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Santa Ana River Flood Project Advances; Species Concerns Remain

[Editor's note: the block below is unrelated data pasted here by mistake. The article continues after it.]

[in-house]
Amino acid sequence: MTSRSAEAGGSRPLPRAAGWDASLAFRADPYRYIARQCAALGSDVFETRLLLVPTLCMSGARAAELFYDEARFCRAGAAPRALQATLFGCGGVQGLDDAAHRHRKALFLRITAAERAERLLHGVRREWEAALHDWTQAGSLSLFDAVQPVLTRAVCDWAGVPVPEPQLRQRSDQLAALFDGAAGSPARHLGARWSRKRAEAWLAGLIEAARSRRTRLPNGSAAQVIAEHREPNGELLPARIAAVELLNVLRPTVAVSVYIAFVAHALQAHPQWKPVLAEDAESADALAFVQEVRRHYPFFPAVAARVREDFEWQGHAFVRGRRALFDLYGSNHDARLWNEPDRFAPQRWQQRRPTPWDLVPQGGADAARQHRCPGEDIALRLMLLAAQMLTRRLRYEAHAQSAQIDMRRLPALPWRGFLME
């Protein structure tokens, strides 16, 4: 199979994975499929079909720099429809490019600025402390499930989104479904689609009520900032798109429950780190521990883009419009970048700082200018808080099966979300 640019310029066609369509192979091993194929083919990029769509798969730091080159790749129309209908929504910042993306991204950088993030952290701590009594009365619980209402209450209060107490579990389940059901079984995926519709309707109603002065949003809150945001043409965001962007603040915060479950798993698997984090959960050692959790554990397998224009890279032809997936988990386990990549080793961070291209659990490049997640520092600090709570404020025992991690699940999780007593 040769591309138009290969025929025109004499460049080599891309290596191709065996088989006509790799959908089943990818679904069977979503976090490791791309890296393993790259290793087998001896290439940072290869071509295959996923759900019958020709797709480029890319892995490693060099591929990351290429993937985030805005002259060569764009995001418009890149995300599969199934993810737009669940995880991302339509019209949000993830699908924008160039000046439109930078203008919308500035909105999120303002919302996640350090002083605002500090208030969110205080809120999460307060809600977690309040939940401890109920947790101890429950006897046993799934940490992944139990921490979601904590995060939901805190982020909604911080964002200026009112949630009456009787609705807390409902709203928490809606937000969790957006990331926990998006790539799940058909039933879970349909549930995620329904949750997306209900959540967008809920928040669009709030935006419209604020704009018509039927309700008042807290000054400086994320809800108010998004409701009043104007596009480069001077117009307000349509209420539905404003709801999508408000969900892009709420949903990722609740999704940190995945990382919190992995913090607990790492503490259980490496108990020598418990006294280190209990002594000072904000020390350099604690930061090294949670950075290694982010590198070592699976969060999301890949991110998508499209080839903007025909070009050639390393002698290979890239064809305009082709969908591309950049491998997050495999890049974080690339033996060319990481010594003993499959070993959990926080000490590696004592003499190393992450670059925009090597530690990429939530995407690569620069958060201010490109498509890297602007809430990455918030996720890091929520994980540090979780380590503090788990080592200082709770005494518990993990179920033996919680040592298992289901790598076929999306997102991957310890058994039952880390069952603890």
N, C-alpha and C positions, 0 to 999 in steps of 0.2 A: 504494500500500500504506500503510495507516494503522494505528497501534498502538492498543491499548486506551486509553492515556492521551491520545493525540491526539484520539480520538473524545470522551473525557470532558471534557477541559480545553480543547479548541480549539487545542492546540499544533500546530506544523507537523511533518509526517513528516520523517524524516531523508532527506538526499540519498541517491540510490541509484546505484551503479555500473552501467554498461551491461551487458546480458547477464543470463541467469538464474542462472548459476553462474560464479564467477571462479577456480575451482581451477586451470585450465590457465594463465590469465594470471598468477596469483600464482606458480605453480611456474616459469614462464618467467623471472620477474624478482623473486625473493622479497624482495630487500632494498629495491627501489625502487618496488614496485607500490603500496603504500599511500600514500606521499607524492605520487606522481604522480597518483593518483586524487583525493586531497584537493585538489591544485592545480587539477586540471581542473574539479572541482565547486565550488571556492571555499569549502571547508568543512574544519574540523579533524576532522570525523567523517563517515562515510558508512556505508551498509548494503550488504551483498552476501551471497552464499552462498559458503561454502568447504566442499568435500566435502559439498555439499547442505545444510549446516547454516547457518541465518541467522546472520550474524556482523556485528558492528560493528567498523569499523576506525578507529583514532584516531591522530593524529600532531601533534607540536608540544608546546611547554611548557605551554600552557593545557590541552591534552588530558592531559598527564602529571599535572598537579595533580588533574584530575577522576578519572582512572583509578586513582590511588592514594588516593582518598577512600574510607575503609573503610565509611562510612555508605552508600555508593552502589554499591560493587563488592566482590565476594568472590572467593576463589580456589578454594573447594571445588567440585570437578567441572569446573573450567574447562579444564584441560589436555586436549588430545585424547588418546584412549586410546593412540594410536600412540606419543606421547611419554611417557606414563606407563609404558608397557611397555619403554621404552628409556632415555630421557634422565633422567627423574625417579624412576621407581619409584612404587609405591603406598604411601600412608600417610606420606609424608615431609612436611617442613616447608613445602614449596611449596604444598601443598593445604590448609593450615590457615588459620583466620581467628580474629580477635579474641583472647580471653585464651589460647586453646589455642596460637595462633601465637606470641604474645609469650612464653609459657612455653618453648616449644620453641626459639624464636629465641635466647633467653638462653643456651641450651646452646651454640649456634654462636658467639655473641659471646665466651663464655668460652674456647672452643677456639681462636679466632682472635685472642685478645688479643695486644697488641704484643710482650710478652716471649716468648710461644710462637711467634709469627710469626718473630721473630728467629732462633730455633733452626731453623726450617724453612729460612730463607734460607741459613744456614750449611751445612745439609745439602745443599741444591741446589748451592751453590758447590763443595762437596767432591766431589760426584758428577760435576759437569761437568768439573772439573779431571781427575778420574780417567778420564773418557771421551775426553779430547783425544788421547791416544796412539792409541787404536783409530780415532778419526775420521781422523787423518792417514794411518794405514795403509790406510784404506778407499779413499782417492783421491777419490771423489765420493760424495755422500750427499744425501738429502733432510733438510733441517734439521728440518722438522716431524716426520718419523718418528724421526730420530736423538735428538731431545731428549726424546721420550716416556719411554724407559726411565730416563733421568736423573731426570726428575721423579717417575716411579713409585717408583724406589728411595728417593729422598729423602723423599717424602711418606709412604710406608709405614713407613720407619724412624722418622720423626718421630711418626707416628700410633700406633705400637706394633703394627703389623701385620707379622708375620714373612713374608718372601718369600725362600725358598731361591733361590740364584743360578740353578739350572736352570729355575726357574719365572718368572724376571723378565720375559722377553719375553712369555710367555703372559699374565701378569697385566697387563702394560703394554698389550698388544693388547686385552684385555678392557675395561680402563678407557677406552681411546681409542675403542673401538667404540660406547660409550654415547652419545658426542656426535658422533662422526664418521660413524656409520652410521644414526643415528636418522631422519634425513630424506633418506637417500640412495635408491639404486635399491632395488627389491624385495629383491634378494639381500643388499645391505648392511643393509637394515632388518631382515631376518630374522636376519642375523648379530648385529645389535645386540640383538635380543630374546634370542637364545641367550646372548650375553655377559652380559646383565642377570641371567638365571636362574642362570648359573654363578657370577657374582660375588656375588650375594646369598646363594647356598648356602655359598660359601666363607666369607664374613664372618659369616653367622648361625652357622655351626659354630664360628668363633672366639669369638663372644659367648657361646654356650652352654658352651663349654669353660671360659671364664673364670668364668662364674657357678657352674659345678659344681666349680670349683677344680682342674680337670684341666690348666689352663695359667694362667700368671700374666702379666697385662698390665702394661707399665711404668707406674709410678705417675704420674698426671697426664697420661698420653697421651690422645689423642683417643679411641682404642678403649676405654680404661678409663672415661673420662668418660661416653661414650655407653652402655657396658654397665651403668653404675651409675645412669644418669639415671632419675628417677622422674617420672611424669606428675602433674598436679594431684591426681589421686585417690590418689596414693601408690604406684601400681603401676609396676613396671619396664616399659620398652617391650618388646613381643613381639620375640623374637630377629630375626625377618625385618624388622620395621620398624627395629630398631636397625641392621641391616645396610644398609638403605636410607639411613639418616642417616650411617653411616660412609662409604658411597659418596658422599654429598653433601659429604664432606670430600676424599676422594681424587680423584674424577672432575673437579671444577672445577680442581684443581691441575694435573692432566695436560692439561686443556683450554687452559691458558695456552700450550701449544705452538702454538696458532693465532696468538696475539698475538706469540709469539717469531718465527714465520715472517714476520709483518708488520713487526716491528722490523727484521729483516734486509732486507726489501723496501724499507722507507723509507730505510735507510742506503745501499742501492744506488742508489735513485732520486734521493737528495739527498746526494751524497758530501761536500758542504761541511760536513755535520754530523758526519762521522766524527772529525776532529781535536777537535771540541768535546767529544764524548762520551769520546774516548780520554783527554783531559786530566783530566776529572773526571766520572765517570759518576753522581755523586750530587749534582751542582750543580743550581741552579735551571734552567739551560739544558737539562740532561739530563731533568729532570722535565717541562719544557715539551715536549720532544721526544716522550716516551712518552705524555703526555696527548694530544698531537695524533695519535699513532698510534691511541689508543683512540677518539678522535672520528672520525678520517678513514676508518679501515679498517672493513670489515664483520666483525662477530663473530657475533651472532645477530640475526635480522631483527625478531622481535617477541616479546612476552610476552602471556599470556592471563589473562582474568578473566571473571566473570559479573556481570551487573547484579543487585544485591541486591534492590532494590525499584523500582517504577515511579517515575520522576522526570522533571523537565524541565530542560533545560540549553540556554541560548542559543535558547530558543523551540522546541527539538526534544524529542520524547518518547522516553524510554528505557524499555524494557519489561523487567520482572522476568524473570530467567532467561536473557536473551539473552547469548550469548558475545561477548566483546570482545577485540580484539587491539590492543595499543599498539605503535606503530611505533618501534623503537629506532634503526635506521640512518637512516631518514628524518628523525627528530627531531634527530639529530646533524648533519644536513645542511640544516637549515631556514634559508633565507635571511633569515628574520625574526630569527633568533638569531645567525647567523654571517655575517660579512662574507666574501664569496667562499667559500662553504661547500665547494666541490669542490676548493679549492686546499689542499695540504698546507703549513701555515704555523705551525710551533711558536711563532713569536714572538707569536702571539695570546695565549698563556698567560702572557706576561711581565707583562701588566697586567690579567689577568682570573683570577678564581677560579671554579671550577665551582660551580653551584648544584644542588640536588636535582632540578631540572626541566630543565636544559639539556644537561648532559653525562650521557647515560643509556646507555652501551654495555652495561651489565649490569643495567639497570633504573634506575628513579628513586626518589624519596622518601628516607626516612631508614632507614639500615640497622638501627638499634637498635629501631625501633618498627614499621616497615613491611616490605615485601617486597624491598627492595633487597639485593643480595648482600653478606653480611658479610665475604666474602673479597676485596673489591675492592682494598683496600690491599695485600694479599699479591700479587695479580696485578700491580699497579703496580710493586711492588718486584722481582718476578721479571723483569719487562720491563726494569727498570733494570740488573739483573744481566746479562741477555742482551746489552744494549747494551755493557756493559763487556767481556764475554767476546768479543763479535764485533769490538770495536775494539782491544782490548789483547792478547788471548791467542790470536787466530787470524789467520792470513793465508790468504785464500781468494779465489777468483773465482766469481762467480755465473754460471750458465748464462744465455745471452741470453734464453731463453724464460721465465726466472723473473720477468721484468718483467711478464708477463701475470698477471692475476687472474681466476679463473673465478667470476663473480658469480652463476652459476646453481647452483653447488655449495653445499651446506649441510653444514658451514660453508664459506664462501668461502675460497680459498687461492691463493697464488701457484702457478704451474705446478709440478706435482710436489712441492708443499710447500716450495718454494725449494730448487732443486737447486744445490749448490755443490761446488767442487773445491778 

The massive project to prevent the Santa Ana River from flooding heavily urbanized portions of San Bernardino, Riverside and Orange counties continues to move forward. Orange County is purchasing property in preparation for raising the existing Prado Dam near Chino. Meanwhile federal officials are wrestling with the environmental affects of an already completed dam farther upstream, a dam that environmentalists say will harm three endangered species. The U.S. Army Corps of Engineers' Santa Ana River Mainstem Flood Control Project has been under consideration for about 30 years. The $1.4 billion project began making major strides 11 years ago when the Corps signed an agreement with the counties of Orange, Riverside and San Bernardino. The four entities are splitting the cost, with the federal government paying about two-thirds of the expense, and Orange County providing the largest local share. Corps engineers said the Santa Ana River which flows through Colton, Riverside, Norco, Anaheim, Santa Ana, Orange, Fountain Valley, Costa Mesa and Huntington Beach posed the greatest flood risk in the western United States. The Corps estimated that a serious flood could threaten 3 million people and cause $15 billion in property damage. Tens of thousands of homes lie within the floodplain, and homeowners have had to pay for expensive flood insurance. When complete, the Mainstem project will provide at least 200-year flood protection, whereas the previous facilities did not provide even 100-year flood protection for large areas. The project consists of seven interdependent features: o Seven Oaks Dam near the San Bernardino County city of Highland. The 550-foot-tall, $420 million dam is complete, but discussions continue about whether the dam will create a full-time reservoir or only provide flood control functions. The dam could hold about 145,000 acre feet of water. o Mill Creek Levee reinforcement in San Bernardino County. This 2.4-mile concrete wall, atop an existing levee, is in place. o Oak Street Drain in Corona. The 3.3-mile channel from an existing debris basin to Prado Dam is also complete. o San Timoteo Creek channelization. A new sediment detention basin and channel through the cities of Loma Linda, Colton, Redlands and San Bernardino is nearing completion. o Lower Santa Ana River channelization. This 23-mile project involves widening, upgrading and, in some instances, relocating existing channels. Construction of jetties and a straining dike at the mouth of the river between Huntington Beach and Newport Beach, and various bridge improvements are also part of this effort. The work is nearly finished. o Prado Dam enlargement. The dam, near the City of Chino, will be raised 28 feet, and levees, dikes and the spillway will be upgraded. At an estimated $250 million, this is the second most expensive part of the flood control project. o Santiago Creek Reservoir. The Corps will turn an old gravel pit in eastern Orange County into a reservoir, and will improve creek channels. The overall project is scheduled for completion in 2006, according to Corps spokesman Herb Nesmith. The project also involves acquisition and/or maintenance of a few thousand acres of habitat in various places including 92 acres of salt marsh restoration, maintenance of 1,100 acres of floodplain below Prado Dam, and 764 acres of habitat below Seven Oaks Dam for the Santa Ana River woolly star, an endangered plant. While the Corps argues that the environmental mitigations are extensive, environmentalists are not satisfied. The Center for Biological Diversity sued the Corps over Seven Oaks Dam's impacts on three endangered species the woolly star, the slender-horned spineflower and the San Bernardino kangaroo rat. The U.S. Fish & Wildlife Service raised the species issues six years ago, and the Center threatened to sue three years ago, but the Corps "essentially dragged their feet until the dam was built," said Noah Greenwald, a conservation biologist for the Center. In August, the Corps issued a biological assessment for the dam, which the Fish & Wildlife Service is now reviewing, said P.J. White, branch chief for the Service's San Bernardino County office. White said he was still going through the document. His agency has until about the end of the year to issue its "biological opinion," which could lead to further mitigations. The status of the kangaroo rat has declined since the federal agency listed the species as endangered about three years ago, White said. "We're very concerned about the kangaroo rat and certainly the Seven Oaks Dam affects the largest population of the rat that is in existence," White said. Greenwald said the Corps' latest biological assessment basically proposes the same mitigations as contained in reports from the late 1980s. The two rare plants and the kangaroo rat are all dependent on flooding, which the new dam will prevent, he said. "I would like to see flood-like conditions re-created as much as possible in the wash," Greenwald said. The Corps also should purchase mining rights in the wash and acquire habitat elsewhere. These mitigations, however, are expensive. Greenwald said the entire project is "symptomatic" of Southern California's approach to flood control, which so often replaces biologically diverse habitat with concrete and rip-rap. Meanwhile, preparations for the Prado Dam enlargement continue, according to Elayne Rail, chief of real estate and financial planning for the Orange County Flood Control District. Officials are still refining project details and completing environmental documents, including a biological opinion by the Fish & Wildlife Service, she said. Once that work is complete, the county and Corps should be able to sign a project agreement, probably in January, she said. Once an agreement is in place, work would begin almost immediately on the $250 million project, for which the county and the Corps will split costs equally. Rail estimated the Prado Dam construction would take five to six years. Contacts: Herb Nesmith, U.S. Army Corps of Engineers, (213) 452-3921. P.J. White, U.S. Fish & Wildlife Service, (760) 431-9440. Noah Greenwald, Center for Biological Diversity, (520) 623-5252. Elayne Rail, Orange County Flood Control District, (714) 834-6000.